Large Scale Graphene Production Take a peek into the Graphene 1 day ago   02:44

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University of Pennsylvania
Draw a line with a pencil and it's likely that somewhere along that black smudge is a material that earned two scientists the 2010 Nobel Prize in Physics. The graphite of that pencil tip is simply multiple layers of carbon atoms; where those layers are only one atom thick, it is known as graphene.

The properties of a material change at the nanoscopic scale, making graphene the strongest and most conductive substance known. Instead of marking mini-golf scores on paper, this form of carbon is suited for making faster and smaller electronic circuitry, flexible touchscreens, chemical sensors, diagnostic devices, and applications yet to be imagined.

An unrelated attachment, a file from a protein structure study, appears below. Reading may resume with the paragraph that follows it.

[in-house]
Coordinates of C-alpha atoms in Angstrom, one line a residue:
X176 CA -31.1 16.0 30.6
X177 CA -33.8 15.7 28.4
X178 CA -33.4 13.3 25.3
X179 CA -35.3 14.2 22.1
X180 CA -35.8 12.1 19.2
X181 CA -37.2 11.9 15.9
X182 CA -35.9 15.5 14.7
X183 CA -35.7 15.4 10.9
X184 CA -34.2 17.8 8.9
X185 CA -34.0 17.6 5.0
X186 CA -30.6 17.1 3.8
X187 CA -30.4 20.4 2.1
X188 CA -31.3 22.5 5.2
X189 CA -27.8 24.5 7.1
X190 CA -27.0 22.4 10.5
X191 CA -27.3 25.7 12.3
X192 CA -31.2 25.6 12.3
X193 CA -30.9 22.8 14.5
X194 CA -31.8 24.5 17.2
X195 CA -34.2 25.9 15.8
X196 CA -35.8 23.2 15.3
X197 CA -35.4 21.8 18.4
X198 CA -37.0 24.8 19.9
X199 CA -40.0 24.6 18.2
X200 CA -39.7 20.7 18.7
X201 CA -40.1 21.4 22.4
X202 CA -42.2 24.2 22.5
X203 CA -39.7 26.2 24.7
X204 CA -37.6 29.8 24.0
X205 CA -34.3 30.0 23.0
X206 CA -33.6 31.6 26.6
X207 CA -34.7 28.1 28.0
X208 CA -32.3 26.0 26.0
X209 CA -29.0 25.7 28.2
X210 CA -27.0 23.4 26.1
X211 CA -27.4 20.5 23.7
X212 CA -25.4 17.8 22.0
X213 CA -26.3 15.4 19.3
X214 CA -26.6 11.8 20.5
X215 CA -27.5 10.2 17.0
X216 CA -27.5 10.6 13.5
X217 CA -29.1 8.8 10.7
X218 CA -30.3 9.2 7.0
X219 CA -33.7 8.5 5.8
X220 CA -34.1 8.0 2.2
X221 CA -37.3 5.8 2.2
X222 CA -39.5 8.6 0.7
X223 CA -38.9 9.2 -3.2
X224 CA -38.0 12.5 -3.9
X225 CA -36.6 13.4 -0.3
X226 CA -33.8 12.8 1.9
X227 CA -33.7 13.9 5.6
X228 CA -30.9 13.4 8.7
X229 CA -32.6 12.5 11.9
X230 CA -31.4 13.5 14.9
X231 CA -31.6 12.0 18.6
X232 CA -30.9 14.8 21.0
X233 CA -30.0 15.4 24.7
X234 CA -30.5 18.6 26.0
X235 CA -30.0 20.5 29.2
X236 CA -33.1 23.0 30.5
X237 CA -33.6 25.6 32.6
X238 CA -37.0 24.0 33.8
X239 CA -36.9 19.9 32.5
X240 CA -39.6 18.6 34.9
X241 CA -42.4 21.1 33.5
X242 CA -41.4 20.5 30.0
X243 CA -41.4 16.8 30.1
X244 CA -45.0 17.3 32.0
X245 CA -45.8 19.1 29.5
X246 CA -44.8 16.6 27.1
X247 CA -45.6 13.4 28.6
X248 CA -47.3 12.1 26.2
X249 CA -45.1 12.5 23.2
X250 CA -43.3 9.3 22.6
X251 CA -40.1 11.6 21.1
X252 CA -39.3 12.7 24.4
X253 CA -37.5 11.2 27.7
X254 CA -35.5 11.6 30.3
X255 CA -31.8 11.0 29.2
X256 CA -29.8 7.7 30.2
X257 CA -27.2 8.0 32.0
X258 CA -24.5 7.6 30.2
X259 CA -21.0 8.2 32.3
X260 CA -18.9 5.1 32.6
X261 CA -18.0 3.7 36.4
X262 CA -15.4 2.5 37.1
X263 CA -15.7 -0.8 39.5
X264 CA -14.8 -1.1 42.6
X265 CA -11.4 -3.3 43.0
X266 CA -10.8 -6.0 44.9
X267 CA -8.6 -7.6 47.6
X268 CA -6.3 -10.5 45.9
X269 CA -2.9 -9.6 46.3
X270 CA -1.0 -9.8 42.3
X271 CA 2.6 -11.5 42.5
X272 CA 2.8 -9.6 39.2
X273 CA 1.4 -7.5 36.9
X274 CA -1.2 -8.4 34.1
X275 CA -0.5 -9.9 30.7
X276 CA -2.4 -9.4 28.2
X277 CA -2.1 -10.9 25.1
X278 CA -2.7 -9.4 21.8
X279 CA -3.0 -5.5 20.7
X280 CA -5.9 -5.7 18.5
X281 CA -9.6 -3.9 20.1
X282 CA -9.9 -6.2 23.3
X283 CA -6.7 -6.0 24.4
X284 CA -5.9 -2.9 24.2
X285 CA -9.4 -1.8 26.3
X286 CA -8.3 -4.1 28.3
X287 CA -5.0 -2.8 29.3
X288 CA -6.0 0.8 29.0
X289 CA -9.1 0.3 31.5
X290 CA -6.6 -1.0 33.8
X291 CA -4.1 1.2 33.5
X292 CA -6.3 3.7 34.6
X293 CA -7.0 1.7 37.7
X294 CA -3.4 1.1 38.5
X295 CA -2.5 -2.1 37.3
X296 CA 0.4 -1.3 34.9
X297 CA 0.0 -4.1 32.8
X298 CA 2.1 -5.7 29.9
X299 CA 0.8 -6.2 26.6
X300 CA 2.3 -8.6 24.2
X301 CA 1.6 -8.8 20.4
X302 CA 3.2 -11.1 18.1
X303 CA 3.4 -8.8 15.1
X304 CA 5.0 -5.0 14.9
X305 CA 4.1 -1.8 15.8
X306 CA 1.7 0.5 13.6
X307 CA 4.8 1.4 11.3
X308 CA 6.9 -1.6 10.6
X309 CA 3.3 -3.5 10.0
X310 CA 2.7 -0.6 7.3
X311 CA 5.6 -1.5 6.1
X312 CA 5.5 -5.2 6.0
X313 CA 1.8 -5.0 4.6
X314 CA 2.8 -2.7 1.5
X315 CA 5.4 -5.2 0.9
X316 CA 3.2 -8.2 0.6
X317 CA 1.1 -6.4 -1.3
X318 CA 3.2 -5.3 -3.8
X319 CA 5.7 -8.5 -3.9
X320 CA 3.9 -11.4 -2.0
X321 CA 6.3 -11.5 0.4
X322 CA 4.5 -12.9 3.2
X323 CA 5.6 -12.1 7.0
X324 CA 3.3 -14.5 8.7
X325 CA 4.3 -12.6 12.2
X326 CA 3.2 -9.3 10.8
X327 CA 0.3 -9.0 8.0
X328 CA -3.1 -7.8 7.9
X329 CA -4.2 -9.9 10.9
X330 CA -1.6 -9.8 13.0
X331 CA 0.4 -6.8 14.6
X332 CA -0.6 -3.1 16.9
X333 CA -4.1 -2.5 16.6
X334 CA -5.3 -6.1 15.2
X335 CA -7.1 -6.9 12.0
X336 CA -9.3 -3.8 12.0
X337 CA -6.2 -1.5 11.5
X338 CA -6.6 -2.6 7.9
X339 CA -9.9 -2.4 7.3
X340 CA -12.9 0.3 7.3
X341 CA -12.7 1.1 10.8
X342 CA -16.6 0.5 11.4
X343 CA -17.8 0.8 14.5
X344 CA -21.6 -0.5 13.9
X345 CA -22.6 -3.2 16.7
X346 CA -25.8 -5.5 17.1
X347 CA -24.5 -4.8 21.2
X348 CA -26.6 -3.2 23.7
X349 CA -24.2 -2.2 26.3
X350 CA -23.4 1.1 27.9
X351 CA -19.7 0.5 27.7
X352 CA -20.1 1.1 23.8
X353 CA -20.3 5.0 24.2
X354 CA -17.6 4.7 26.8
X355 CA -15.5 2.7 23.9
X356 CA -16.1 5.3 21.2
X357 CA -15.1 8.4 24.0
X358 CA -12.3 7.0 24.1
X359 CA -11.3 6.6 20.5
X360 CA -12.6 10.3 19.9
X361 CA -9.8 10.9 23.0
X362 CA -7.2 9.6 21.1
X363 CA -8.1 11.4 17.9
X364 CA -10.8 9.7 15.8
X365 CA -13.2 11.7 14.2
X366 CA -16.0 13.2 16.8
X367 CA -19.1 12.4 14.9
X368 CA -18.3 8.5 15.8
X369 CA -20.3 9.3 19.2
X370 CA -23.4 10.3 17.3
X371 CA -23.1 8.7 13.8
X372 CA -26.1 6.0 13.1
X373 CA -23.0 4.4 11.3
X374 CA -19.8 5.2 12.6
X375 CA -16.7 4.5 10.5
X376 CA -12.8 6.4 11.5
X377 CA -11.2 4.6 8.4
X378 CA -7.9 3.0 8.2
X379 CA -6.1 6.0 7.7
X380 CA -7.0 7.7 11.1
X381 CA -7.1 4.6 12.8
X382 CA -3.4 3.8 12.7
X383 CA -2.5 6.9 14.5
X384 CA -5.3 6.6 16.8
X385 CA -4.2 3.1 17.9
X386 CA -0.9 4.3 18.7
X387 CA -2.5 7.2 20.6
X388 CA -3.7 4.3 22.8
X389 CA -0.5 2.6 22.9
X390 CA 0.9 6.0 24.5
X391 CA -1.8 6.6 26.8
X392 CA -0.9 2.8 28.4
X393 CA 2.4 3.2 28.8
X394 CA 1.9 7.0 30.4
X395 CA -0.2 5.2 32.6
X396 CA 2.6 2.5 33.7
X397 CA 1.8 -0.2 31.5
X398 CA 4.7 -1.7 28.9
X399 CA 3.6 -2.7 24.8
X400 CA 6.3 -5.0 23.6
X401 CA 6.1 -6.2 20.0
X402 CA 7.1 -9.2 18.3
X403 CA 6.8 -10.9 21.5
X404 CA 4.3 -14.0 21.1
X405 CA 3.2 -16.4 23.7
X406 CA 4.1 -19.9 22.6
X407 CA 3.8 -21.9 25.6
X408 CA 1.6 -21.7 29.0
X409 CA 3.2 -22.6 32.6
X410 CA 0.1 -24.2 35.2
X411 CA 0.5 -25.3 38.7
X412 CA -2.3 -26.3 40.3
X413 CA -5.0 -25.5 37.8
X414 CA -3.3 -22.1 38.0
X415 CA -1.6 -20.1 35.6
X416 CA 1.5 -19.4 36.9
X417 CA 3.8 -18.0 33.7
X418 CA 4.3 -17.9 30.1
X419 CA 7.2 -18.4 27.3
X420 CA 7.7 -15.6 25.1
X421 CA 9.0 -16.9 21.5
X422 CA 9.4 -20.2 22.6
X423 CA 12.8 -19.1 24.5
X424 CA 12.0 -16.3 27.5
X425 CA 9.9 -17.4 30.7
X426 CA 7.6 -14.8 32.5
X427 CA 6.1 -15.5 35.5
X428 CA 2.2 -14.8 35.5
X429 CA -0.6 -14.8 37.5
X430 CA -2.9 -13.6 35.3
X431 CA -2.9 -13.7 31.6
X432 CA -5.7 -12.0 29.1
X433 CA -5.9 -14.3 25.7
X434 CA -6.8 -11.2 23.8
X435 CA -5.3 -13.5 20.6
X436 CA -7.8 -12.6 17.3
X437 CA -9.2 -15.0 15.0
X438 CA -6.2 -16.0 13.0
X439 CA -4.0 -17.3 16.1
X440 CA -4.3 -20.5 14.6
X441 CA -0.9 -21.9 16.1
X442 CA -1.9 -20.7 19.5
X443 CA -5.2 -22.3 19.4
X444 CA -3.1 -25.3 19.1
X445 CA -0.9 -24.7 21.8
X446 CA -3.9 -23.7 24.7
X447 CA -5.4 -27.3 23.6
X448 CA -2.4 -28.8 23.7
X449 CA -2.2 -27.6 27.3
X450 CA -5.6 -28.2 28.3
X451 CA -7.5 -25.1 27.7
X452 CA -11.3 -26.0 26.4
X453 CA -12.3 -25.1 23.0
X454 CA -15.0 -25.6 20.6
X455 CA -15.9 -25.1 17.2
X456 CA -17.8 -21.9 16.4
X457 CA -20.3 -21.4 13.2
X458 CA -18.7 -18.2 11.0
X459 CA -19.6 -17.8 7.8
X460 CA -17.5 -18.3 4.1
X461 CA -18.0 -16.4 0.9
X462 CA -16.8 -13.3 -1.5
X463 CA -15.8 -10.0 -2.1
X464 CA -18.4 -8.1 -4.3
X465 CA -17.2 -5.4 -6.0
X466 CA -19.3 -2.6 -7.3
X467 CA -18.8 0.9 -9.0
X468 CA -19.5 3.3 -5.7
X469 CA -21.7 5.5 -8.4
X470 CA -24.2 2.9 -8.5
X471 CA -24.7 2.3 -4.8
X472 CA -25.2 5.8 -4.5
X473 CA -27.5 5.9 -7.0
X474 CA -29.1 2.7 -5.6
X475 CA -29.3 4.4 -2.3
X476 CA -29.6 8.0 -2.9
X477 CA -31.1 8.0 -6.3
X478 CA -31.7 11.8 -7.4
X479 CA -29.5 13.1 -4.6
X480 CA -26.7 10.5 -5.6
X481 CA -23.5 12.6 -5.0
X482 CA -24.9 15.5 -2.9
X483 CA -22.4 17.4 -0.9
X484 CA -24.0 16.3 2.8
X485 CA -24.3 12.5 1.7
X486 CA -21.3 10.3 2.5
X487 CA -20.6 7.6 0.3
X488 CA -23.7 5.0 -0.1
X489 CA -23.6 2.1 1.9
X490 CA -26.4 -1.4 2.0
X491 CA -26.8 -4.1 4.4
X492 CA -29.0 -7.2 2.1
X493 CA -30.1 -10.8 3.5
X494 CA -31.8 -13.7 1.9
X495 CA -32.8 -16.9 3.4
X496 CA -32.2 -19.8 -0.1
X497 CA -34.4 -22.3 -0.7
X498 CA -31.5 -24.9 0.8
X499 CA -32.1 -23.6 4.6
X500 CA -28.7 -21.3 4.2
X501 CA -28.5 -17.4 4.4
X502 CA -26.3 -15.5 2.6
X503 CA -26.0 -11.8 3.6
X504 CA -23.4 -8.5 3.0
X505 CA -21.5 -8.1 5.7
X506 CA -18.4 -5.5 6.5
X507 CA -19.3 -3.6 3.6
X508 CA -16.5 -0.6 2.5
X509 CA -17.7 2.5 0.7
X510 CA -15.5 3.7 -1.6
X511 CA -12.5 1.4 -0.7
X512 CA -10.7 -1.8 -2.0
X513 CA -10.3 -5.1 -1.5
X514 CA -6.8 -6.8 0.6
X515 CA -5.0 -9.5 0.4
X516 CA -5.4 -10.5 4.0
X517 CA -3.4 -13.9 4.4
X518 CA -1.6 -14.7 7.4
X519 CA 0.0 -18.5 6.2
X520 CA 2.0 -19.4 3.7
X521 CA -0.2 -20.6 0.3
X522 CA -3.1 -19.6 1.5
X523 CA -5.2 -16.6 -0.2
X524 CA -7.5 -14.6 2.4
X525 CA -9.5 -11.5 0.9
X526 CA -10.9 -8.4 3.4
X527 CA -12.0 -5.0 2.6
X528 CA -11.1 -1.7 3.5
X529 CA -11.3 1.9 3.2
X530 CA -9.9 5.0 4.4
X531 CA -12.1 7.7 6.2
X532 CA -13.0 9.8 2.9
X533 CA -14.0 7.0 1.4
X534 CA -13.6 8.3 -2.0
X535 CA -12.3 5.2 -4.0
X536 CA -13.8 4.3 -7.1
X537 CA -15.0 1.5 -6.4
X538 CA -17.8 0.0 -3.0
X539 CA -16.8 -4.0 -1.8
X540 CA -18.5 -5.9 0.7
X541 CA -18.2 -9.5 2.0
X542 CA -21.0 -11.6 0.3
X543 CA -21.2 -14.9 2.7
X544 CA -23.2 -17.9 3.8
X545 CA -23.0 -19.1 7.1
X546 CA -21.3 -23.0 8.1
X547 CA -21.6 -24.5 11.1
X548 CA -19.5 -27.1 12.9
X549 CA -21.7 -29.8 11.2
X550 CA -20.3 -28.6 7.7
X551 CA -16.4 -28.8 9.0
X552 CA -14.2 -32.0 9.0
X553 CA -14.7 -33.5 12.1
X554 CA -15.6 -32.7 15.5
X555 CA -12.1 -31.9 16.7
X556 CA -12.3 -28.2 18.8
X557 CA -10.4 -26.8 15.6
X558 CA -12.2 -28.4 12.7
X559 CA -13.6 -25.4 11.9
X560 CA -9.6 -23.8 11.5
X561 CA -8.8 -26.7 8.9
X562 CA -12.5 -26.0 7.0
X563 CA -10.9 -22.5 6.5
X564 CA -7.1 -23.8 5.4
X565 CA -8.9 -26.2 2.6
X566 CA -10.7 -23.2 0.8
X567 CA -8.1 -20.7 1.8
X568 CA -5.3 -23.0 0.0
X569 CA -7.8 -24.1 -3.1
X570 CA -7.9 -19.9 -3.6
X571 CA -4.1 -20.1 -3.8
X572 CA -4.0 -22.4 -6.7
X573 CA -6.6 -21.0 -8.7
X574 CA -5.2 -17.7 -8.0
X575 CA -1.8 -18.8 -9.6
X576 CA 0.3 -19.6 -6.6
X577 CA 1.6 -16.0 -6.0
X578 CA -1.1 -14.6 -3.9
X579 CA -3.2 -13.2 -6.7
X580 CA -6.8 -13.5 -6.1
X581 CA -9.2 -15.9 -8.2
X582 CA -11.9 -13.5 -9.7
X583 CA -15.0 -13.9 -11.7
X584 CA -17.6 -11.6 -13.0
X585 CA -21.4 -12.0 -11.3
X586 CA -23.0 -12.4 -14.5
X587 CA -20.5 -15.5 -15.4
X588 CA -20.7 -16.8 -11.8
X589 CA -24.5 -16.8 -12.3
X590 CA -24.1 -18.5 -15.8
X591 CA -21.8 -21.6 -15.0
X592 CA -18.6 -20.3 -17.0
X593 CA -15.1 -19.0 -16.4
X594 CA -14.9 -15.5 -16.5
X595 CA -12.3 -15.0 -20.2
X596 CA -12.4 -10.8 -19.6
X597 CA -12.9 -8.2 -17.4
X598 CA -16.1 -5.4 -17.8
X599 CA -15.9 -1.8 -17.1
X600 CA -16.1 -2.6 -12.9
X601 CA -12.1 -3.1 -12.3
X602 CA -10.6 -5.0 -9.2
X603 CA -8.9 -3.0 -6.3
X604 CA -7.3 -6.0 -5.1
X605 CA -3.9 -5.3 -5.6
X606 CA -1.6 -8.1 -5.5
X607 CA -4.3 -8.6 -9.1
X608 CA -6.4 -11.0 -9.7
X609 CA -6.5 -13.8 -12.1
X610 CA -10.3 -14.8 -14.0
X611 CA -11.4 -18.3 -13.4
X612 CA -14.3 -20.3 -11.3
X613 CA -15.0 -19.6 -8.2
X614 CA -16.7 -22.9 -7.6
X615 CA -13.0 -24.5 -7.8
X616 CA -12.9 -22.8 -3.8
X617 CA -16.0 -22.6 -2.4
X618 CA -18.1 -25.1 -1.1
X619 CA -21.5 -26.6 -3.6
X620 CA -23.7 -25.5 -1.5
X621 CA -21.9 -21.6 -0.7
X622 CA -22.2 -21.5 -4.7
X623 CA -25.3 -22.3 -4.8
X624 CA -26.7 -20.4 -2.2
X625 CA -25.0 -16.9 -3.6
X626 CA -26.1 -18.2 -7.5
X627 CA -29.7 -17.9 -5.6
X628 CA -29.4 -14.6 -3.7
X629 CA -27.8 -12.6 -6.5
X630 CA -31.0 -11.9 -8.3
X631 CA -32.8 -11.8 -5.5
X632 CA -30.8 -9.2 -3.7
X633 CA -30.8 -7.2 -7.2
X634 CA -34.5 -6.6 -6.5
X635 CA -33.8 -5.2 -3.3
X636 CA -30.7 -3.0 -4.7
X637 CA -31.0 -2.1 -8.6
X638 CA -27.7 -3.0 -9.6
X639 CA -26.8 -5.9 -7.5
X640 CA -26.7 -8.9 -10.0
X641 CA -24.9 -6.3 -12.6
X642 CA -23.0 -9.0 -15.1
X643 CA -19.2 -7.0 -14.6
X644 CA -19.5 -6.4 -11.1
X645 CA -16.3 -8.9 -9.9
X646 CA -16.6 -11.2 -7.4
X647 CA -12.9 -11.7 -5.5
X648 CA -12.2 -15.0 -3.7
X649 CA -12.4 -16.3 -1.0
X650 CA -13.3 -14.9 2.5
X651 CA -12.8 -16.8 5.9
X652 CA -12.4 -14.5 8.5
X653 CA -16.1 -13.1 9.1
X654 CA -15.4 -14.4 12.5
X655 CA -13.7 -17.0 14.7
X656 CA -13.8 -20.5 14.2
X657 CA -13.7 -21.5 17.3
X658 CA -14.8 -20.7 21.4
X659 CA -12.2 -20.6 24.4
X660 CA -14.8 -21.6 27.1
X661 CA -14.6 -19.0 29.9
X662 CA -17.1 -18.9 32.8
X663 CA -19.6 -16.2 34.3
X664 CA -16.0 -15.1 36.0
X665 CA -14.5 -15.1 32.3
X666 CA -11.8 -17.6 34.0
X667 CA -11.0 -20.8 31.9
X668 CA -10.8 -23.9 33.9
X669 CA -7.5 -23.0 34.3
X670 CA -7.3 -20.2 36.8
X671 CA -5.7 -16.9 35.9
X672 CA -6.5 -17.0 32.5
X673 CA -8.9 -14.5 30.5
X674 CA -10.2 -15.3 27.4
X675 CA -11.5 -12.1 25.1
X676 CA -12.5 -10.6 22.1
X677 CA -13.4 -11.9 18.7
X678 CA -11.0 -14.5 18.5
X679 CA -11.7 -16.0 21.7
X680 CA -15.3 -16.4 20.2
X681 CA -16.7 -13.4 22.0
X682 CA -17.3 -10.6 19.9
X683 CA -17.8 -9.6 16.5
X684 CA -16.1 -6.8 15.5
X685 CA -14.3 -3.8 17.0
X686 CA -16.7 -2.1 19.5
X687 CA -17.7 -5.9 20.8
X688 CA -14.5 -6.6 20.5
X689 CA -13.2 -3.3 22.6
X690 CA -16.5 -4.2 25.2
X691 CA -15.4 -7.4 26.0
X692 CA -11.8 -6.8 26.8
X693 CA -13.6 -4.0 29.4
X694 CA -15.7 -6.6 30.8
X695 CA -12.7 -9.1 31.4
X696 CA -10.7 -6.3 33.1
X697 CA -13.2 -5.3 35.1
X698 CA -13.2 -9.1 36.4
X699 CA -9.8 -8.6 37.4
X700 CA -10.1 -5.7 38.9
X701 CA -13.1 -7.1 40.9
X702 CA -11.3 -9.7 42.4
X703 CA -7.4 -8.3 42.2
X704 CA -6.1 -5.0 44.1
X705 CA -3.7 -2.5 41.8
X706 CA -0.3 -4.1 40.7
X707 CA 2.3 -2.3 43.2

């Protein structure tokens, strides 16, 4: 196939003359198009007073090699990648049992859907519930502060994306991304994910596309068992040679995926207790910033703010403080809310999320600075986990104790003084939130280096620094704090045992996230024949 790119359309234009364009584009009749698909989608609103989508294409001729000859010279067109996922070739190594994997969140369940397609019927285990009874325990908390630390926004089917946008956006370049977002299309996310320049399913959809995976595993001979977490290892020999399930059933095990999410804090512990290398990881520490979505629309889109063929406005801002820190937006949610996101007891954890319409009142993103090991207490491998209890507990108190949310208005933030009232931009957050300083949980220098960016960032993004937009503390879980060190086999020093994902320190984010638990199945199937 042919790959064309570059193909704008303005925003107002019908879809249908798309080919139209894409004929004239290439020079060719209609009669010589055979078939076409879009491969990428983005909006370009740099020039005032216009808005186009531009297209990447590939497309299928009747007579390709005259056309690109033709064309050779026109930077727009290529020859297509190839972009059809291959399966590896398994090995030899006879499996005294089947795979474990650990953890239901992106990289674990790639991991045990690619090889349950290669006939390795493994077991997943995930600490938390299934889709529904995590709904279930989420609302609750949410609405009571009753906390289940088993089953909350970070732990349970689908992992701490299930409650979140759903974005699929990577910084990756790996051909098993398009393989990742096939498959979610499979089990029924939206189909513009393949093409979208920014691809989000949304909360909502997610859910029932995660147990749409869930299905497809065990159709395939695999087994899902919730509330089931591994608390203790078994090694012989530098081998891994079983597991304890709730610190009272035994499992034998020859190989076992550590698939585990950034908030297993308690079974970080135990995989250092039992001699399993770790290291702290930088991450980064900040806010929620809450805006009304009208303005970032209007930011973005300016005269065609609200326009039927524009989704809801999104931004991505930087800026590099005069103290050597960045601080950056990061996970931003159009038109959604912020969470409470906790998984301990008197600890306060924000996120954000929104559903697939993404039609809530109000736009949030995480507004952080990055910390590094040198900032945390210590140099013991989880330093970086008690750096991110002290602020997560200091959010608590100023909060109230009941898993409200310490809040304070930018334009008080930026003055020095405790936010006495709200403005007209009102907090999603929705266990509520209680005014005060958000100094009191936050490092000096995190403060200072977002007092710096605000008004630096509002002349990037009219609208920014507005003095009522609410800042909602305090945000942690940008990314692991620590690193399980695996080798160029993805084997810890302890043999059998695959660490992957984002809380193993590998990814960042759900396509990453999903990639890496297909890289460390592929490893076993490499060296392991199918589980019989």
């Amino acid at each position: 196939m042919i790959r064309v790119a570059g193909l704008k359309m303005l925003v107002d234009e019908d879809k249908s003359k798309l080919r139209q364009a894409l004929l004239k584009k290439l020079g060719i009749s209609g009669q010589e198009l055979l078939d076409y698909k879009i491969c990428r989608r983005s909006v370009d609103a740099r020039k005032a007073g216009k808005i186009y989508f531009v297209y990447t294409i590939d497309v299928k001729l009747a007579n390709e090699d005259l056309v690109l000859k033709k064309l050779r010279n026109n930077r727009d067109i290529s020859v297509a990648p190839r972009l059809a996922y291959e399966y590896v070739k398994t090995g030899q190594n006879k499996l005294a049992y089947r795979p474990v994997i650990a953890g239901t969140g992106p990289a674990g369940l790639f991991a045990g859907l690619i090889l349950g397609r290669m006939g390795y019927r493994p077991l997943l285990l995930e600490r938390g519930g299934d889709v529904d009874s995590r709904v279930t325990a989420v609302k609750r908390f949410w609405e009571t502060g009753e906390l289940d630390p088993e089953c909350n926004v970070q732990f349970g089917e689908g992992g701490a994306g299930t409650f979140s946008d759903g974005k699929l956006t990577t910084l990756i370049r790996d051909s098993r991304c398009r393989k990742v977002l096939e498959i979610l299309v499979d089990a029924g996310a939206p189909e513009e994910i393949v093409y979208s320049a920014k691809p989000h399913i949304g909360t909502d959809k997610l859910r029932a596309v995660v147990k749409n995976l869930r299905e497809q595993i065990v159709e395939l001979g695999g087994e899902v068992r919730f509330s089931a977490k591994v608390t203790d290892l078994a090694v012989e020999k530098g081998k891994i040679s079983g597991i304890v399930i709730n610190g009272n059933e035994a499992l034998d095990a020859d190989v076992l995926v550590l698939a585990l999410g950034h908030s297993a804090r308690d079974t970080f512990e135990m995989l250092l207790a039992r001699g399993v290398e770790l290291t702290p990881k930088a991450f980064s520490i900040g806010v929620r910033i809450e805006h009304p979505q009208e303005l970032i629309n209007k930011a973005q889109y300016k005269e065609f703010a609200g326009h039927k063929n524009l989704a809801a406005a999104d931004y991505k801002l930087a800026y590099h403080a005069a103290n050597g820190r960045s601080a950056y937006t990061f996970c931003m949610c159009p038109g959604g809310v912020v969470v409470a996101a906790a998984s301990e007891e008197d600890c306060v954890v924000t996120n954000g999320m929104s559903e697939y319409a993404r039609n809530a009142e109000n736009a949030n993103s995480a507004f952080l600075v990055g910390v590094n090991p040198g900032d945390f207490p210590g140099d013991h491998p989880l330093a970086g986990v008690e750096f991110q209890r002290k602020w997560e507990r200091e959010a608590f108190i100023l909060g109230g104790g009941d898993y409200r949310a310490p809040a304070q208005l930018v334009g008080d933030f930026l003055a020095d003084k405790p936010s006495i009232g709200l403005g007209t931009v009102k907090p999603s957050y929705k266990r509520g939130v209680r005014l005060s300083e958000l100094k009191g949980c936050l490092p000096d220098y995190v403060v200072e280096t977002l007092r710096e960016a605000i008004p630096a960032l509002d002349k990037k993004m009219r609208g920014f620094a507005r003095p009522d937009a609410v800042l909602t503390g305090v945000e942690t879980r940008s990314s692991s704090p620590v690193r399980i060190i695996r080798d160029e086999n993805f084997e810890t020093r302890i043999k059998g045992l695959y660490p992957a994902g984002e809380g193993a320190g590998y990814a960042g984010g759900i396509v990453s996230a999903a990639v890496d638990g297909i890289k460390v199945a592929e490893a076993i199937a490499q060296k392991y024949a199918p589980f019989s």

Graphene is not yet as ubiquitous as plastic or silicon, however, and producing the material in bulk remains a challenge. Because graphene's properties rely on it being only one atom thick, until recently, it was only possible to make it in small patches or flakes.

Physicists at Penn have discovered a way around these limitations, and have spun out their research into a company called Graphene Frontiers.

Learn more:
http://www.upenn.edu/spotlights/pushing-frontiers-new-material
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Take a peek into the Graphene Large Scale Graphene Production 1 day ago   03:59

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For the third year running, Graphene Flagship researchers made an impact with a strong show of graphene technologies at Mobile World Congress, held in Barcelona 2018. The Graphene Flagship presented a wide selection of cutting-edge graphene technologies ranging from data communication, energy, Internet of Things, biomedical and wearable technology and sensor applications.

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